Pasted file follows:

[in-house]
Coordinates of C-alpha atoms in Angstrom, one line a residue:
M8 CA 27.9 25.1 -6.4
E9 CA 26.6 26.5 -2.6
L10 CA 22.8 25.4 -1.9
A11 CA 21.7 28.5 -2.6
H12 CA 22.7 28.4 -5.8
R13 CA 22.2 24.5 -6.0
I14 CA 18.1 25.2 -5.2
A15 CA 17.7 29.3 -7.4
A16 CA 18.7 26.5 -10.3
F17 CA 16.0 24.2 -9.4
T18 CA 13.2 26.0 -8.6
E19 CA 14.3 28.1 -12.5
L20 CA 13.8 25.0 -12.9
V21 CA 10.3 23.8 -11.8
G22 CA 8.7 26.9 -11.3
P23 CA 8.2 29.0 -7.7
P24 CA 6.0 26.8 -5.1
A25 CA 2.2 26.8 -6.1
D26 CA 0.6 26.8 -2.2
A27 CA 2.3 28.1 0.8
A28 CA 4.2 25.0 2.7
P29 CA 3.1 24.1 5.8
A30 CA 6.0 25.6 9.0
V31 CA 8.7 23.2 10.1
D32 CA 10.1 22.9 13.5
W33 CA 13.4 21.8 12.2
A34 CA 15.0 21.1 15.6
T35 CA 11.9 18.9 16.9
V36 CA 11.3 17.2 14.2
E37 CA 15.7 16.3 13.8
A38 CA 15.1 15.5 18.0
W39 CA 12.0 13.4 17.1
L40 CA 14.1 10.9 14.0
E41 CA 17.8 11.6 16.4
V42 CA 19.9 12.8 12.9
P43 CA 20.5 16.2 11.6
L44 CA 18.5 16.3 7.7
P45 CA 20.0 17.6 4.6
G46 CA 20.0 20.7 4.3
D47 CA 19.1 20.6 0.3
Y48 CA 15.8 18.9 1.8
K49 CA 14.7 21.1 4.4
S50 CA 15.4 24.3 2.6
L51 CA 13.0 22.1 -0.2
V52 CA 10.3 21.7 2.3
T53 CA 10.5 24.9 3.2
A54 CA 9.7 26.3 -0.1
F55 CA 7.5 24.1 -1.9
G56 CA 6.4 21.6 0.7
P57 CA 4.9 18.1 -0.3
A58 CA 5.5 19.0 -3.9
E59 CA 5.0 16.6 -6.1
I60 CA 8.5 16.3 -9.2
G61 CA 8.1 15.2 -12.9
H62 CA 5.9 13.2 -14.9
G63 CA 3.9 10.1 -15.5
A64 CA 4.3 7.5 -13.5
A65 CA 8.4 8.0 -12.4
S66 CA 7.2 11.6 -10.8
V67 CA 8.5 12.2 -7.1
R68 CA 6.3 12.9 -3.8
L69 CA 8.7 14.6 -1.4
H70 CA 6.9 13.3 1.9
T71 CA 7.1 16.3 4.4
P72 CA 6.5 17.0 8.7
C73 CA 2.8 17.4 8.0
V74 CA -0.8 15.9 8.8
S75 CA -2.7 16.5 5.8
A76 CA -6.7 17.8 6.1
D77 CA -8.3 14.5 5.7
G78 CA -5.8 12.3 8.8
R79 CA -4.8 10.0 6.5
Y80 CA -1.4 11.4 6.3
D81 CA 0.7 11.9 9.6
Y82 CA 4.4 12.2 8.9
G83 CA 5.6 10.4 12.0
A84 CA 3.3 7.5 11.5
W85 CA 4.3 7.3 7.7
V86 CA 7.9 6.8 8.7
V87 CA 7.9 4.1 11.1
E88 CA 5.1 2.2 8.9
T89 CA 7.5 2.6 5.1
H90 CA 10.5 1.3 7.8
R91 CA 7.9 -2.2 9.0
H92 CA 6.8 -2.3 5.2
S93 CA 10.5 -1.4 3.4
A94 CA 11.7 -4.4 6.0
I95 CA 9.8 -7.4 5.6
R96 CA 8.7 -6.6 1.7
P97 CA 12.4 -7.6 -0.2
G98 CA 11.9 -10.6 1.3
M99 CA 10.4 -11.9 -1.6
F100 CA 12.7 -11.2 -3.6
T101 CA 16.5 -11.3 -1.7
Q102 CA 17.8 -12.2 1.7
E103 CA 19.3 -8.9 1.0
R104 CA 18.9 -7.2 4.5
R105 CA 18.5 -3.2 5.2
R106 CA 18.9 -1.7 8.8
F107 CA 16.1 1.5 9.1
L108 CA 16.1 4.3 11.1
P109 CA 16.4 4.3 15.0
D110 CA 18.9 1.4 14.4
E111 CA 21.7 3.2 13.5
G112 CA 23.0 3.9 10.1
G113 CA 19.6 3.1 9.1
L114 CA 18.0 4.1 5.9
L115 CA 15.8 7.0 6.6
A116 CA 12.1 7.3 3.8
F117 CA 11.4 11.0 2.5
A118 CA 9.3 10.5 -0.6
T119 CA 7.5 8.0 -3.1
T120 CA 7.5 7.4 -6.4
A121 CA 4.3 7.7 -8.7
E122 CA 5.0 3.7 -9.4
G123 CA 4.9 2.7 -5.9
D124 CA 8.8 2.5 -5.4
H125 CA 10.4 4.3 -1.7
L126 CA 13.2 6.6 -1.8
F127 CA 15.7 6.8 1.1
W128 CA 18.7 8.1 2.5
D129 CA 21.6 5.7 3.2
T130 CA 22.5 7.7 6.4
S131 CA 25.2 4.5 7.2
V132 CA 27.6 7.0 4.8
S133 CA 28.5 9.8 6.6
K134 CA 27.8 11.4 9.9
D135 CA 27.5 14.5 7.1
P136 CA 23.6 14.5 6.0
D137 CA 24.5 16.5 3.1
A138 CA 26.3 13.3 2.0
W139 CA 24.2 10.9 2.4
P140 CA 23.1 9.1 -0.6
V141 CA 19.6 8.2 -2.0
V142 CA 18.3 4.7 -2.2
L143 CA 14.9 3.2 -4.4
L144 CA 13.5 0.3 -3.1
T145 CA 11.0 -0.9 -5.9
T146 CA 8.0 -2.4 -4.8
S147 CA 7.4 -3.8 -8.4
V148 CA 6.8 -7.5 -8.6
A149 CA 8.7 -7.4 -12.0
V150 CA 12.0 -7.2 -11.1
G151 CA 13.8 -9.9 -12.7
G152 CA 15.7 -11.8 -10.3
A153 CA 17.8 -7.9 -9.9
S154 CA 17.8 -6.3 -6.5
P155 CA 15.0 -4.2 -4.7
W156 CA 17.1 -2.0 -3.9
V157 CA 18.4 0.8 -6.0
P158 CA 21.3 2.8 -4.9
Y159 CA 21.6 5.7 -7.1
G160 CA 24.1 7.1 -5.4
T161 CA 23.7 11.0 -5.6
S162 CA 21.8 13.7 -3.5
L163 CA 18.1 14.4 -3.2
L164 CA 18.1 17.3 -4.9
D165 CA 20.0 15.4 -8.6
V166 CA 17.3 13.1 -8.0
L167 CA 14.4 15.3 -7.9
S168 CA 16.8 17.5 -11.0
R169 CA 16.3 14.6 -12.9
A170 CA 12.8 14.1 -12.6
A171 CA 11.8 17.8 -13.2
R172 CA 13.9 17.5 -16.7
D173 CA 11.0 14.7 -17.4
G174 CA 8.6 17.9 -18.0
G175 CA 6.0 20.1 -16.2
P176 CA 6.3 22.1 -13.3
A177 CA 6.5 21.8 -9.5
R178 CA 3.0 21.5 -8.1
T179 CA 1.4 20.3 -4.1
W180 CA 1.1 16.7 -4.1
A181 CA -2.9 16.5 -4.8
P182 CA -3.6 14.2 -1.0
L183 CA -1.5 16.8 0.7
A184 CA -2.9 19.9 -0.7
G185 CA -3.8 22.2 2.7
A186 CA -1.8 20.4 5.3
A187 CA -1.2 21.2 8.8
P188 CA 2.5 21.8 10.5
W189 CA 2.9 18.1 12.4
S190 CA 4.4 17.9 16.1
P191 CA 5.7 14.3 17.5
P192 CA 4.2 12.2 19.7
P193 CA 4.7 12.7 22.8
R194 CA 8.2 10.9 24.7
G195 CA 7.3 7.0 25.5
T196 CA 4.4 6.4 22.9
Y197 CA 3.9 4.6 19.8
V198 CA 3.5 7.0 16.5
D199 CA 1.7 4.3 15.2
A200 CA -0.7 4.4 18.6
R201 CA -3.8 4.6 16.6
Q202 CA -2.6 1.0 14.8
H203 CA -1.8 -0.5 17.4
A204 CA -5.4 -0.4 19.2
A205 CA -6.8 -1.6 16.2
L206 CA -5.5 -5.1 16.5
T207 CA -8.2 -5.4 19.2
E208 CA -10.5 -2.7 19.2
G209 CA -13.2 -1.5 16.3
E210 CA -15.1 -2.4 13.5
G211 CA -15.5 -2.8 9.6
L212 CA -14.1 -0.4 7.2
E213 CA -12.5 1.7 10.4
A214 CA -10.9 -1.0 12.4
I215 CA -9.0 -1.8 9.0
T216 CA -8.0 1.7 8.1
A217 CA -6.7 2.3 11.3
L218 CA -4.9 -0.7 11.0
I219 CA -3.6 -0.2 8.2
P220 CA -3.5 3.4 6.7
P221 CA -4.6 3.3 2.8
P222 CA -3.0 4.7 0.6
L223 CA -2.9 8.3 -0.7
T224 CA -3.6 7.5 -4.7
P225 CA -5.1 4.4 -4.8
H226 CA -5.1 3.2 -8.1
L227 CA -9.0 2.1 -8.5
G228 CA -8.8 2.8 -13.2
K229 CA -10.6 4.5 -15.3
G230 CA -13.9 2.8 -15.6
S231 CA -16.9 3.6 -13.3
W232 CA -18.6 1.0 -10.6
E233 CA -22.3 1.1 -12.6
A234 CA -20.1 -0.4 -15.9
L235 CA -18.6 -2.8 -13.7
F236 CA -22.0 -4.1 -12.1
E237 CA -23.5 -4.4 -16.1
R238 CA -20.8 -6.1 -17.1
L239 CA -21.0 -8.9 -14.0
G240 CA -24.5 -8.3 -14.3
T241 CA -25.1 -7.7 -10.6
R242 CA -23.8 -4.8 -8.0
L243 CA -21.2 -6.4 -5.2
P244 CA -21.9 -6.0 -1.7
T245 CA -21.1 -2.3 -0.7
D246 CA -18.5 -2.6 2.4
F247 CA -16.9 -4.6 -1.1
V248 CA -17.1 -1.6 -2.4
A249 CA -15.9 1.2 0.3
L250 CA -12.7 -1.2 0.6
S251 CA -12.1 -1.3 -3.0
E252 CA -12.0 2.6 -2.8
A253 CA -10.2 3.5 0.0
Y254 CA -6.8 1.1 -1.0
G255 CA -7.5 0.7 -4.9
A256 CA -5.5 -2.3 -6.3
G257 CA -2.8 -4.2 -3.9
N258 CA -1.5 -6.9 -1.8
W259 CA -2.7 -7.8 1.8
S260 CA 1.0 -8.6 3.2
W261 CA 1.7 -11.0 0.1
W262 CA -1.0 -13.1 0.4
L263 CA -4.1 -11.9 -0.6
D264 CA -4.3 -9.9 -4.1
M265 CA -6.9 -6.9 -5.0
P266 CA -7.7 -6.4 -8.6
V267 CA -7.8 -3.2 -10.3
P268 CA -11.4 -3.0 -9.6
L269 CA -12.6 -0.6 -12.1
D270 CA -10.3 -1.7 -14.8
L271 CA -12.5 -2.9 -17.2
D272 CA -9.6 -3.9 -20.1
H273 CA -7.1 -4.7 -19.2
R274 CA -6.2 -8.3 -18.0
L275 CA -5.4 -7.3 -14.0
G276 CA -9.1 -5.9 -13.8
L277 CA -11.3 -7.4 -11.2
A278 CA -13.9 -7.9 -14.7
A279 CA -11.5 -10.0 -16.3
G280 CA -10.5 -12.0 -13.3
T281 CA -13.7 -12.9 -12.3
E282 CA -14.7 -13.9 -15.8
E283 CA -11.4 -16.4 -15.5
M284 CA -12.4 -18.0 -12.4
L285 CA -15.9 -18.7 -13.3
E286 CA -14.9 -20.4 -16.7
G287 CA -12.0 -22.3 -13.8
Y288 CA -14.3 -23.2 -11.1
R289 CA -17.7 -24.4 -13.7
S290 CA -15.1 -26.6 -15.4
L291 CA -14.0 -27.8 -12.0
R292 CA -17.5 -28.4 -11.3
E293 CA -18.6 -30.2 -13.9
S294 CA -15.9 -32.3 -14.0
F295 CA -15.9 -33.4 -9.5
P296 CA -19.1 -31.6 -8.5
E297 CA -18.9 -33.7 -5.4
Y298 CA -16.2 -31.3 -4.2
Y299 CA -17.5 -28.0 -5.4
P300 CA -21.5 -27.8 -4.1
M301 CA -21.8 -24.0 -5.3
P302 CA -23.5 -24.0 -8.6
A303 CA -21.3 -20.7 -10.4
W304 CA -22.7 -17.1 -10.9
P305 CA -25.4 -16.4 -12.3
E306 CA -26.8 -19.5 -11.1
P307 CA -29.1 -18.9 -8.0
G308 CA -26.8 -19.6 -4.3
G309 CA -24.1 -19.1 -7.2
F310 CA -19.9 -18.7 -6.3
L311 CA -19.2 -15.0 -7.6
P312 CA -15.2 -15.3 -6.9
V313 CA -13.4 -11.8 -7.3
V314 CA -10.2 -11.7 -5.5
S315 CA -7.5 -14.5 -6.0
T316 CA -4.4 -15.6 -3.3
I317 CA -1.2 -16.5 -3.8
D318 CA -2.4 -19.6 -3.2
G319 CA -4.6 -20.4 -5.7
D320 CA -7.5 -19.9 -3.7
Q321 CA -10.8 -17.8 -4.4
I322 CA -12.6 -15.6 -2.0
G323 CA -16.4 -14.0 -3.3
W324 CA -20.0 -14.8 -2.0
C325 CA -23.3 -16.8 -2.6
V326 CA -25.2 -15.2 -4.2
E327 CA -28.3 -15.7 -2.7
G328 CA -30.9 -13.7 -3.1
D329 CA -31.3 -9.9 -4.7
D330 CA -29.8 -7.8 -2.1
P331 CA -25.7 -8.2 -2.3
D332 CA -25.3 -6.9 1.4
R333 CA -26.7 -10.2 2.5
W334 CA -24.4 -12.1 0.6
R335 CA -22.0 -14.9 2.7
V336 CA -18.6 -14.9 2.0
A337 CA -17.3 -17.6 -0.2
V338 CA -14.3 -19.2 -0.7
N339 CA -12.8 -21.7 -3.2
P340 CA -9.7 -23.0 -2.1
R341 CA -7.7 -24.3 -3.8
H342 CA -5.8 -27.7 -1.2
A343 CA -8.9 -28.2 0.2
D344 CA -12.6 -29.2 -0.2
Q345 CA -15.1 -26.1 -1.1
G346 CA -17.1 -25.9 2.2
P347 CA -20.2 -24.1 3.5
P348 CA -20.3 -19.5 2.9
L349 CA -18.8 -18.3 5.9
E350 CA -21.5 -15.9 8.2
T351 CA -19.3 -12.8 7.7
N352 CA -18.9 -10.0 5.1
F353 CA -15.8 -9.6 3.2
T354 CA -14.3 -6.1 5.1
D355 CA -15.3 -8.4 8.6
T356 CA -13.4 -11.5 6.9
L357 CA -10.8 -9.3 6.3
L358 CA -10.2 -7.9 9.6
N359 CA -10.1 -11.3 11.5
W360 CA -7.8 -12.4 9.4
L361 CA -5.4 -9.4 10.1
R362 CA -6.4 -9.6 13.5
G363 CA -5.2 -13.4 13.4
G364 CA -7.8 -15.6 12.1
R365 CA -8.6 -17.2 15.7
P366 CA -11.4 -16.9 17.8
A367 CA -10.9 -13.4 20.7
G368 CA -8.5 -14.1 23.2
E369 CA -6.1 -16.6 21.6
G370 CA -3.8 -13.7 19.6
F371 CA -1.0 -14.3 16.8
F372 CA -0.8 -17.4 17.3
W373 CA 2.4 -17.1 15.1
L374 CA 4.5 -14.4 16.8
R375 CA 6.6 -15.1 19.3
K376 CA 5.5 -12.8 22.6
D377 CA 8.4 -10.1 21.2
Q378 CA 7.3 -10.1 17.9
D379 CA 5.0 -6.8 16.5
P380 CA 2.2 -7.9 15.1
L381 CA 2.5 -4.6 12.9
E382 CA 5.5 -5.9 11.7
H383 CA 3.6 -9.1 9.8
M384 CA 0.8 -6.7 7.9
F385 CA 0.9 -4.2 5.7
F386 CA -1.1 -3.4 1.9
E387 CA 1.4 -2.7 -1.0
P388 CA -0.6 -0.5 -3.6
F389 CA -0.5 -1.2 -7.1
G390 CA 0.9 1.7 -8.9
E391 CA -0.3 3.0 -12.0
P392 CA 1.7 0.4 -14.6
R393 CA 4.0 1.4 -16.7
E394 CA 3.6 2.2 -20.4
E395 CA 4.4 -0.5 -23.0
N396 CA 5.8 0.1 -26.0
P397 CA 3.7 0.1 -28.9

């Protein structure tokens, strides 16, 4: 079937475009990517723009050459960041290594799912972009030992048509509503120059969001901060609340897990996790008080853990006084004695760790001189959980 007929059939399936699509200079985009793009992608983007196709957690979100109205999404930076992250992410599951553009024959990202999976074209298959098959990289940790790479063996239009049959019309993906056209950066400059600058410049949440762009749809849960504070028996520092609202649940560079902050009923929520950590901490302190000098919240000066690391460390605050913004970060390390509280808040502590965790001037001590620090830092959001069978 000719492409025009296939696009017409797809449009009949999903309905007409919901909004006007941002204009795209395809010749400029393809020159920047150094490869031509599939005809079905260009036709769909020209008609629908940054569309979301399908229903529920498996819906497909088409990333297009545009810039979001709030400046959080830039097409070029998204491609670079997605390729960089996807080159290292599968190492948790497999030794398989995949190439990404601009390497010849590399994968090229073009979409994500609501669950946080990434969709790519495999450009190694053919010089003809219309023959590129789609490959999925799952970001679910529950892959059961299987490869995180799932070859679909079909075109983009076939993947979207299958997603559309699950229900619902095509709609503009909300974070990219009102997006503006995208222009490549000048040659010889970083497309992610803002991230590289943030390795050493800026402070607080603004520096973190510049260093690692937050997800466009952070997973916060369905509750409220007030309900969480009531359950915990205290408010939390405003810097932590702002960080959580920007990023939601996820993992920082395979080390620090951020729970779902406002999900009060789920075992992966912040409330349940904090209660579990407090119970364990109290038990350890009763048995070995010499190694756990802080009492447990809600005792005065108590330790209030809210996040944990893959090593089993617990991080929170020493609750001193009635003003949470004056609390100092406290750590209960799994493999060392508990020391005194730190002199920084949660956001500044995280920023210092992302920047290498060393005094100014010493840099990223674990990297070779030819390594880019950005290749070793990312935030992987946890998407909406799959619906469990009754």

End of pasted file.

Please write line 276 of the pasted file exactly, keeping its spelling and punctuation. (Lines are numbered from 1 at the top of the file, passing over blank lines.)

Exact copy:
T281 CA -13.7 -12.9 -12.3